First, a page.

Children do not seem old enough to have ideological stances considered and chosen - let alone have them imposed upon them at youth. In fact, some say there should be no compulsion in religion and others tell the Parable of the Hypocrite, or all speak of the Golden Rule (positive or directive form, negative or prohibitive, or empathic or responsive forms) which seem like good principles to uphold, whether religious/irreligious, and worthy of enactment at the national level down to the individual (the young and the old). In other words, school should be a safe place for children apart from, at times and to a degree, the indoctrination from authority figures, whether educational or parental.

Now, in light of our suggestion just detailed, we want to preempt possible responses. some might argue that children behave better in faith schools as they have better morals. In this manner, faith schools might try to enforce certain moral values, consequently managing to impose the idea that religion is sufficient and necessary for morality. In fact, quite the opposite takes place. According to the Social and Moral Development index, religion around the world, instead of promoting equality, respect for human rights and toleration of non-religious individuals and institutions, as some say it preaches, it greatly suppresses them and in most cases it punishes them.

Children may be seen as unable to develop their own moral code at a young age, or it’s substantially inchoate, but that’s no legitimate reason to impose a specific moral code to them. Undoubtedly, they should be taught to respect, tolerate, develop their way of thinking, be open-minded and do not discriminate. And these can not take place in an institution that discriminates on students in its own admission process.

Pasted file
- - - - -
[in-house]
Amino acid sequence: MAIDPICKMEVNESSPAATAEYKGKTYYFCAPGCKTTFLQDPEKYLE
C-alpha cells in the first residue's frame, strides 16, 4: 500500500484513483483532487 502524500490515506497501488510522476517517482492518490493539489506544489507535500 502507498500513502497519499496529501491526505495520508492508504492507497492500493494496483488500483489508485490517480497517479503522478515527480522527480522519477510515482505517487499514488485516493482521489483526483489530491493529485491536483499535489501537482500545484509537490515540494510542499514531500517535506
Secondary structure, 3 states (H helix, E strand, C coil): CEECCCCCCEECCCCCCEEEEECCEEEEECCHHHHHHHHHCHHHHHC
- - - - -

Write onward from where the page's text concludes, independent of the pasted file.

Now, there’s another reason why we think the approach we pose should supplant the status-quo: there is little evidence that faith schools will do any good for the whole community. They will decrease, rather than increase, children’s knowledge on religious education. Rather than taking religious education through humanist manners, where all religions are equally considered and are treated wholly through a sociological perspective, faith schools will be biased towards their religion, and even if they teach about other religion, there is great doubt that they will not do this in a proper way.

Moreover, there are fears that faith schools will not take the scientific approach in science classes, but instead, teach what they believe themselves to be true. This will happen as, unfortunately, there is little control or inspection on what faith schools can teach. As a result, each faith school will be free to teach children about creationism and abstinence before marriage, and also promote their homophobic and anti-abortion ideologies as facts rather than mere beliefs.

Faith schools definitely have no place in a secular country. Not only this will create segregation between preadolescents and teenagers but they will act like a dogma, imposing to them certain ideologies, rather than teach them to think for themselves. In addition, education will be put in the hands of people who are not much regulated or controlled by the state, and this creates an unsure future for our society. Faith schools, by their very own nature, will discriminate on children, their parents and teachers, as they will not accept children who themselves or their parents are not members of a specific religion, or will prioritise over religious children or parents. The same applies to teachers.

What makes our suggestion viable? Unlike the status quo, our position is not based on illogical premises and logical fallacies. What is more, our suggestion can, through manifesting secular society in education, restrain outmoded theological immorality against children, and the abuse of educational, parental, and religious authority. Schools should be open to all, have fair admission policies and respect and promote each student’s individuality. Trying to dogmatize education will undoubtedly bring disastrous results to our society and bring it a step away from being secular. As a result, a society where faith, not reason, and discrimination, not acceptance, will prevail.